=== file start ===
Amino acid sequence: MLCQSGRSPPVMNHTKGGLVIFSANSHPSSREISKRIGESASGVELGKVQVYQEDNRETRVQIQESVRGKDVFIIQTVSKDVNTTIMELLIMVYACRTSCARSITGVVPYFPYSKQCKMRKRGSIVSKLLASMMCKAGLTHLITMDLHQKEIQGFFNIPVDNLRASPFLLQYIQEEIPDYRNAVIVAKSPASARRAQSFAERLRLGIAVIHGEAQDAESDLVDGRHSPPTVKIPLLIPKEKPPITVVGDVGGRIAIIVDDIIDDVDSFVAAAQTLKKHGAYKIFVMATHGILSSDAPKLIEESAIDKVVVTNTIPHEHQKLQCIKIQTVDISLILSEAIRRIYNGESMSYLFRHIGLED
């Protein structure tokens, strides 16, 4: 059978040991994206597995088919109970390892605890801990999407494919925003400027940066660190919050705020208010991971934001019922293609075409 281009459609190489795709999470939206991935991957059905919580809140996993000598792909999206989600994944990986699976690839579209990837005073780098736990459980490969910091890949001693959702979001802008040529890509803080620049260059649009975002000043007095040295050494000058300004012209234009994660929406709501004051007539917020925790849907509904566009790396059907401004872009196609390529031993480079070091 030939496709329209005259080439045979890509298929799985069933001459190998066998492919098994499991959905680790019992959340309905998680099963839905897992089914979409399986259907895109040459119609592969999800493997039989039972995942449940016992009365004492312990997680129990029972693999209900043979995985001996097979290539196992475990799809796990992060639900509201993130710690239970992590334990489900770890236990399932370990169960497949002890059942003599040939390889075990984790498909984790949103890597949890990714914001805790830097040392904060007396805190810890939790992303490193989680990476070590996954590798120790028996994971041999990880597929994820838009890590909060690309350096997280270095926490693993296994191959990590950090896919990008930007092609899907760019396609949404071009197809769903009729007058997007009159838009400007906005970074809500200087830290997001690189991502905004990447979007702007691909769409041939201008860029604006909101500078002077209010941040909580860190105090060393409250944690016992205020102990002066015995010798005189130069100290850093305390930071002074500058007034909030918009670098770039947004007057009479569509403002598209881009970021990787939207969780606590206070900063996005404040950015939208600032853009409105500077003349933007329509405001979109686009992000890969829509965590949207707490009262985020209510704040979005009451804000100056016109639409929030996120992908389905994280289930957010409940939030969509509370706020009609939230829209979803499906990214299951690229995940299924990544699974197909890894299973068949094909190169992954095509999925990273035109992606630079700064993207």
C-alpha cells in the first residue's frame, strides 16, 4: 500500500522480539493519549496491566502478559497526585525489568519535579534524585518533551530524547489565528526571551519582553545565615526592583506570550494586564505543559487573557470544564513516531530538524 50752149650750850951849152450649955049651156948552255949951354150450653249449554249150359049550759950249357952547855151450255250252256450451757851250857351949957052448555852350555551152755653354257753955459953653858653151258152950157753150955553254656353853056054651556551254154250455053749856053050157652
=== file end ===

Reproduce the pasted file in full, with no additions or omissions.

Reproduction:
Amino acid sequence: MLCQSGRSPPVMNHTKGGLVIFSANSHPSSREISKRIGESASGVELGKVQVYQEDNRETRVQIQESVRGKDVFIIQTVSKDVNTTIMELLIMVYACRTSCARSITGVVPYFPYSKQCKMRKRGSIVSKLLASMMCKAGLTHLITMDLHQKEIQGFFNIPVDNLRASPFLLQYIQEEIPDYRNAVIVAKSPASARRAQSFAERLRLGIAVIHGEAQDAESDLVDGRHSPPTVKIPLLIPKEKPPITVVGDVGGRIAIIVDDIIDDVDSFVAAAQTLKKHGAYKIFVMATHGILSSDAPKLIEESAIDKVVVTNTIPHEHQKLQCIKIQTVDISLILSEAIRRIYNGESMSYLFRHIGLED
């Protein structure tokens, strides 16, 4: 059978040991994206597995088919109970390892605890801990999407494919925003400027940066660190919050705020208010991971934001019922293609075409 281009459609190489795709999470939206991935991957059905919580809140996993000598792909999206989600994944990986699976690839579209990837005073780098736990459980490969910091890949001693959702979001802008040529890509803080620049260059649009975002000043007095040295050494000058300004012209234009994660929406709501004051007539917020925790849907509904566009790396059907401004872009196609390529031993480079070091 030939496709329209005259080439045979890509298929799985069933001459190998066998492919098994499991959905680790019992959340309905998680099963839905897992089914979409399986259907895109040459119609592969999800493997039989039972995942449940016992009365004492312990997680129990029972693999209900043979995985001996097979290539196992475990799809796990992060639900509201993130710690239970992590334990489900770890236990399932370990169960497949002890059942003599040939390889075990984790498909984790949103890597949890990714914001805790830097040392904060007396805190810890939790992303490193989680990476070590996954590798120790028996994971041999990880597929994820838009890590909060690309350096997280270095926490693993296994191959990590950090896919990008930007092609899907760019396609949404071009197809769903009729007058997007009159838009400007906005970074809500200087830290997001690189991502905004990447979007702007691909769409041939201008860029604006909101500078002077209010941040909580860190105090060393409250944690016992205020102990002066015995010798005189130069100290850093305390930071002074500058007034909030918009670098770039947004007057009479569509403002598209881009970021990787939207969780606590206070900063996005404040950015939208600032853009409105500077003349933007329509405001979109686009992000890969829509965590949207707490009262985020209510704040979005009451804000100056016109639409929030996120992908389905994280289930957010409940939030969509509370706020009609939230829209979803499906990214299951690229995940299924990544699974197909890894299973068949094909190169992954095509999925990273035109992606630079700064993207």
C-alpha cells in the first residue's frame, strides 16, 4: 500500500522480539493519549496491566502478559497526585525489568519535579534524585518533551530524547489565528526571551519582553545565615526592583506570550494586564505543559487573557470544564513516531530538524 50752149650750850951849152450649955049651156948552255949951354150450653249449554249150359049550759950249357952547855151450255250252256450451757851250857351949957052448555852350555551152755653354257753955459953653858653151258152950157753150955553254656353853056054651556551254154250455053749856053050157652